David Bourget (Western Ontario)
David Chalmers (ANU, NYU)
Rafael De Clercq
Ezio Di Nucci
Jack Alan Reynolds
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British Journal for the Philosophy of Science 60 (2):271-301 (2009)
Next SectionOne of the indisputable signs of the progress made in organic chemistry over the last two hundred years is the increased ability of chemists to manipulate, control, and design chemical reactions. The technological expertise manifest in contemporary synthetic organic chemistry is, at least in part, due to developments in the theory of organic chemistry. By appealing to a notable chemist's attempts to articulate and codify the heuristics of synthetic design, this paper investigates how understanding theoretical organic chemistry facilitates progress in synthetic organic chemistry. The picture that emerges of how the applications of organic chemistry are grounded in its theory is contrasted with both standard and some more contemporary philosophical accounts of the applications of science. IntroductionTotal Synthesis as Applied ScienceUnderstanding Organic ChemistryThe Heuristics of Synthetic DesignAn Example: LongifoleneConclusion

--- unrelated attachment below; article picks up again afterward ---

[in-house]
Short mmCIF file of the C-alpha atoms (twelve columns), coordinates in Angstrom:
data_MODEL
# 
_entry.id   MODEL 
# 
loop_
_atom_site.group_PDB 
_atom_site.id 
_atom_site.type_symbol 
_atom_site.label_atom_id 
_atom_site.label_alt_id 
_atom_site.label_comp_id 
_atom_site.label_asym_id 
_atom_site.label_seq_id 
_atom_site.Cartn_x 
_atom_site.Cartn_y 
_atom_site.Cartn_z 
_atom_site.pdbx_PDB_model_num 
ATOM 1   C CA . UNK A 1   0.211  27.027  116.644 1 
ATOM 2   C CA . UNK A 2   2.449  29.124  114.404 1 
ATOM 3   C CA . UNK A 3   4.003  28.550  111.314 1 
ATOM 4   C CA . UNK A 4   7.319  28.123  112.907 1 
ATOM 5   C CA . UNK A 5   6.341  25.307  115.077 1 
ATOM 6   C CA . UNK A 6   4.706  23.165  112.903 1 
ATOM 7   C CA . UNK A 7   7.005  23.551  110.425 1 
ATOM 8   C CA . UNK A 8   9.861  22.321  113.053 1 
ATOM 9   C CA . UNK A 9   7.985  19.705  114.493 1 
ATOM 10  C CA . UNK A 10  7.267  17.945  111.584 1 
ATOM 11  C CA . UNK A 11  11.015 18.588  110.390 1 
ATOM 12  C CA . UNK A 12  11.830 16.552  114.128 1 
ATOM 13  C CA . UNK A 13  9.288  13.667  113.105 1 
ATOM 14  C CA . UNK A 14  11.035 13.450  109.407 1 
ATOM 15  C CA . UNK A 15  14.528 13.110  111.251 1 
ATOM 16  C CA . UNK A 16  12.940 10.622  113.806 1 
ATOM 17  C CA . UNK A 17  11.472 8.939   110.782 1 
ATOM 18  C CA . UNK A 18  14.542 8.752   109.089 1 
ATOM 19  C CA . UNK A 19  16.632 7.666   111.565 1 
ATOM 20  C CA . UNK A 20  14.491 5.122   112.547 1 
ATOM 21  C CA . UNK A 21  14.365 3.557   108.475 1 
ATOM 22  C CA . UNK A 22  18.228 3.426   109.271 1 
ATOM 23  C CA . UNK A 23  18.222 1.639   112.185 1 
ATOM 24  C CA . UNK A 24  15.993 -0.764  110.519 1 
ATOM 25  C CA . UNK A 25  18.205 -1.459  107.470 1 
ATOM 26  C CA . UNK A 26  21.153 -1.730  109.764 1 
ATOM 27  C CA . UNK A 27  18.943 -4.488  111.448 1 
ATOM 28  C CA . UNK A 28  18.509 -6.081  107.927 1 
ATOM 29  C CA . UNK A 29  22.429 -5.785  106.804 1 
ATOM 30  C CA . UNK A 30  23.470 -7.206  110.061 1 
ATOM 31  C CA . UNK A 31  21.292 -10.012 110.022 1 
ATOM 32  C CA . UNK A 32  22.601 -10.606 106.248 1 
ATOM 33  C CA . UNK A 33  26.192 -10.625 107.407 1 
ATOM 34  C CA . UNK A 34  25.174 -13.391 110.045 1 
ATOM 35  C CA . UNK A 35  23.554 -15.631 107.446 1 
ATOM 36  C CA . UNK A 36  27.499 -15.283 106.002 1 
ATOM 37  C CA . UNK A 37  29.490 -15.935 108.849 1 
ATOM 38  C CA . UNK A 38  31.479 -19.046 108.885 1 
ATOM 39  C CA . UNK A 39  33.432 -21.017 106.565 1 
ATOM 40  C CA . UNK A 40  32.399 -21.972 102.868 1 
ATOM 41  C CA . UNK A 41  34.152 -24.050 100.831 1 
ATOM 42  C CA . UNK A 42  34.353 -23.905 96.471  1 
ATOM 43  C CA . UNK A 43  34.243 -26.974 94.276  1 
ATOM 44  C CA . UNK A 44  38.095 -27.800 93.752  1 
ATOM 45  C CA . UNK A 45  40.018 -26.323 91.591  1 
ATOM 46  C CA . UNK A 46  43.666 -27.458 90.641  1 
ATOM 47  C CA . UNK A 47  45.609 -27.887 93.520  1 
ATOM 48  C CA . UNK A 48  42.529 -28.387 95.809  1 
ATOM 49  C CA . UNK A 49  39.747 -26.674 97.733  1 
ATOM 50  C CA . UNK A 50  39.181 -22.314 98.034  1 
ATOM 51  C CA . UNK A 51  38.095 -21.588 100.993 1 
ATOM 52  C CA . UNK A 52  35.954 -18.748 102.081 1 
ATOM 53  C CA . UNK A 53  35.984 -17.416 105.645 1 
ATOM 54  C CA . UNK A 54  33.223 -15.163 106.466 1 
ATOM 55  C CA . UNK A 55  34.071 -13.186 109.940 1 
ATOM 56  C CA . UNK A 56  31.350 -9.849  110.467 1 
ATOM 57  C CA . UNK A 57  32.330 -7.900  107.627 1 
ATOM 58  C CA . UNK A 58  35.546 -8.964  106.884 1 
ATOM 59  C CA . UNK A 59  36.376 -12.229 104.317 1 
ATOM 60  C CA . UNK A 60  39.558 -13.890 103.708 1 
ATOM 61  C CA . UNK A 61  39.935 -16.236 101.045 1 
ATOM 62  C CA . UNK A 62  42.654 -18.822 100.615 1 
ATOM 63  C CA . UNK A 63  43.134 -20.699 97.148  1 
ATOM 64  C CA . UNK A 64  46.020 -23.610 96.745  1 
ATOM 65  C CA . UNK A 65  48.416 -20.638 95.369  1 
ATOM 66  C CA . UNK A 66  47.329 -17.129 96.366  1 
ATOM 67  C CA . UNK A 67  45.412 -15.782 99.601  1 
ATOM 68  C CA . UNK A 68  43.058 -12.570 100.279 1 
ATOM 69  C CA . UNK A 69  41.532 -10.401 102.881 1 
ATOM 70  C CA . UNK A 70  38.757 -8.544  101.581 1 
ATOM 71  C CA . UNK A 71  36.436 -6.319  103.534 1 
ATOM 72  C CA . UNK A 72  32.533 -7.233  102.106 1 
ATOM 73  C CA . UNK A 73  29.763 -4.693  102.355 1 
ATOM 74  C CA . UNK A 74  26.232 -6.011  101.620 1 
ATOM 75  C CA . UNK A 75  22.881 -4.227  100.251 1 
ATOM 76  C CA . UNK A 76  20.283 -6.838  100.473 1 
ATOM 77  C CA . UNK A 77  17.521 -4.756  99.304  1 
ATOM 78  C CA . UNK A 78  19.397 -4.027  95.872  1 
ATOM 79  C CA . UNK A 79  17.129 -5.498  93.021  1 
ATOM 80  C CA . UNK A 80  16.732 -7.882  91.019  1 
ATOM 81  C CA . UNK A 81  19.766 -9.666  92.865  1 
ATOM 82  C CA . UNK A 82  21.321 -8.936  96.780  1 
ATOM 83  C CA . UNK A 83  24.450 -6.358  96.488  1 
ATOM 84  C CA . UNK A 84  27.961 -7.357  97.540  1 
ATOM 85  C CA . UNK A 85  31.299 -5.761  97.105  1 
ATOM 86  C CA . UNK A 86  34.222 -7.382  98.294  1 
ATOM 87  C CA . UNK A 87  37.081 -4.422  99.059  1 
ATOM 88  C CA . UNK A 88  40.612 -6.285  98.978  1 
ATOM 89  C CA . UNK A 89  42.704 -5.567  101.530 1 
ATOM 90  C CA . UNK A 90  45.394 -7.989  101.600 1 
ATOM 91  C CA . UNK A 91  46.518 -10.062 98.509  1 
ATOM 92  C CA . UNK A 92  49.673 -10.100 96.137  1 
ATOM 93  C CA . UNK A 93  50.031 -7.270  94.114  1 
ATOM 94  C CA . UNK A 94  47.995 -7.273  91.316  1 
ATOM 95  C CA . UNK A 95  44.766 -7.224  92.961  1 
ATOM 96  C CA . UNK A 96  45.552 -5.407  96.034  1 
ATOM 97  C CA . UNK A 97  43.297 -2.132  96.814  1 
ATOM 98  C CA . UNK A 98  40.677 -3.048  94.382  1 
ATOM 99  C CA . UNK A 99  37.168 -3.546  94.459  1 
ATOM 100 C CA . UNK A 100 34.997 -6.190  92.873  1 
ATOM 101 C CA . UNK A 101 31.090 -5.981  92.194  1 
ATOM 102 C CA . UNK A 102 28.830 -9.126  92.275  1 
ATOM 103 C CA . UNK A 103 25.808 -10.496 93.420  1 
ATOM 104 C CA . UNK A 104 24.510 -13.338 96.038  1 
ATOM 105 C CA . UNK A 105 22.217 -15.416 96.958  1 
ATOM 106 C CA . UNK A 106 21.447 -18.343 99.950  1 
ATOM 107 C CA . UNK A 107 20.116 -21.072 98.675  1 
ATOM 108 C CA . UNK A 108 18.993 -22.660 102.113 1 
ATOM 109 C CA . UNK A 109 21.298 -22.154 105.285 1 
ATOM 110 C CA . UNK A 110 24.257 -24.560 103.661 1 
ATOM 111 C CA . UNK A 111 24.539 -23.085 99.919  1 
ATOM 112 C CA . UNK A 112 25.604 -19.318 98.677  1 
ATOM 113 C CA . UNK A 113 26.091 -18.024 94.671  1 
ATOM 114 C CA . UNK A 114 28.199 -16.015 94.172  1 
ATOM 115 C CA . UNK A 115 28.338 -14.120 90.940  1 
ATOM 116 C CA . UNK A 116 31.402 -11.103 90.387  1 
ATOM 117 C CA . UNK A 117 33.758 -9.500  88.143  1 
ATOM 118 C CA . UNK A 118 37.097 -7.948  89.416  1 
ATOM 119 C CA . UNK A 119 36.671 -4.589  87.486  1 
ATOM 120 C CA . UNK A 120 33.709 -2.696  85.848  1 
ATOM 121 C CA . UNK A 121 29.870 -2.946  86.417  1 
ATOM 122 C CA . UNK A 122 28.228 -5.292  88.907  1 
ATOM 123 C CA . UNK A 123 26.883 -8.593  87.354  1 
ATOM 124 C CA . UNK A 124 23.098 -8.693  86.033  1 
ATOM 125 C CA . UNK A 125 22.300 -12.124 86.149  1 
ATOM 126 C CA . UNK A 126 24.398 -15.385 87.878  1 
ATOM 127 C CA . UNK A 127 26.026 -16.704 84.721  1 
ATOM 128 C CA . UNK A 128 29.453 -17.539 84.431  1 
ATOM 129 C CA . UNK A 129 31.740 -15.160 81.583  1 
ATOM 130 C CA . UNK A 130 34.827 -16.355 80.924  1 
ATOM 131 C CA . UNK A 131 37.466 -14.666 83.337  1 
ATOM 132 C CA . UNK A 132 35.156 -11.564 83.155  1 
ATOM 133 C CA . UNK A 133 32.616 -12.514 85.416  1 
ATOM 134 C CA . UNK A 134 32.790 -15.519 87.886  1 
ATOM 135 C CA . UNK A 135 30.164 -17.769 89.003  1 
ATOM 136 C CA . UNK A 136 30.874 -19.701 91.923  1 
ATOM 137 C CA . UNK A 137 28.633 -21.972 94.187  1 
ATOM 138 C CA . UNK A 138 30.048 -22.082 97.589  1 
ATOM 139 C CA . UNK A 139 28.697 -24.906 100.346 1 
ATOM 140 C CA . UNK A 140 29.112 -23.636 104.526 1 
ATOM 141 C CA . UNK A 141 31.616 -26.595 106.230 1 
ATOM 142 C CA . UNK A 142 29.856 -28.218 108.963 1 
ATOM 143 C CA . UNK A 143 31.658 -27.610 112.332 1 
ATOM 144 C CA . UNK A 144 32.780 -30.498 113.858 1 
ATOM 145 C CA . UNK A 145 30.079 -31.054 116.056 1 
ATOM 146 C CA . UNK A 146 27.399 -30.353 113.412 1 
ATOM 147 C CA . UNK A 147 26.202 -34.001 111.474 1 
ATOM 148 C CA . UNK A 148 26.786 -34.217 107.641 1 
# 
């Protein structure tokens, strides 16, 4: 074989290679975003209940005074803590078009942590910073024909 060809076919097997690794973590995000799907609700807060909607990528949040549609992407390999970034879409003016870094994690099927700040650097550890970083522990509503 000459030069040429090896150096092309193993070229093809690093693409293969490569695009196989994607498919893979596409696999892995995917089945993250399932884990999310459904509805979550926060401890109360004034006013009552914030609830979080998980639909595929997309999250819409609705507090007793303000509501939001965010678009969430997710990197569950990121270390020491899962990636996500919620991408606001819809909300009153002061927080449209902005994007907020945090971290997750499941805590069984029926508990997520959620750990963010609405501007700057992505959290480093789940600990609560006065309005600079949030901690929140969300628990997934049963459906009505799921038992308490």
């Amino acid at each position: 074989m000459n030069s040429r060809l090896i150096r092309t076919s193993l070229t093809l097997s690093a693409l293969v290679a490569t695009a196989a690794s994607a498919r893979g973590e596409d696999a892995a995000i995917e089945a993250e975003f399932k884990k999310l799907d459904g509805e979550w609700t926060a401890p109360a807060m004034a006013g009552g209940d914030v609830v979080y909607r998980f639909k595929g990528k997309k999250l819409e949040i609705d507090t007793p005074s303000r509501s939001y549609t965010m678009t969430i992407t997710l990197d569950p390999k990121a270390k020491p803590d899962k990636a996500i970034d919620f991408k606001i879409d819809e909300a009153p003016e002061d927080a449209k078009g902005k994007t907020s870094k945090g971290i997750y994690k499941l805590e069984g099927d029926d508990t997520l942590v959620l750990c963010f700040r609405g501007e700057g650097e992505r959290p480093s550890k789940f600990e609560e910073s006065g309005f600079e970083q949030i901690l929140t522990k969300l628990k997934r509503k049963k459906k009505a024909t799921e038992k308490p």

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W. Goodwin (2012). Sustaining a Controversy: The Non-Classical Ion Debate. British Journal for the Philosophy of Science 64 (4):787-816.
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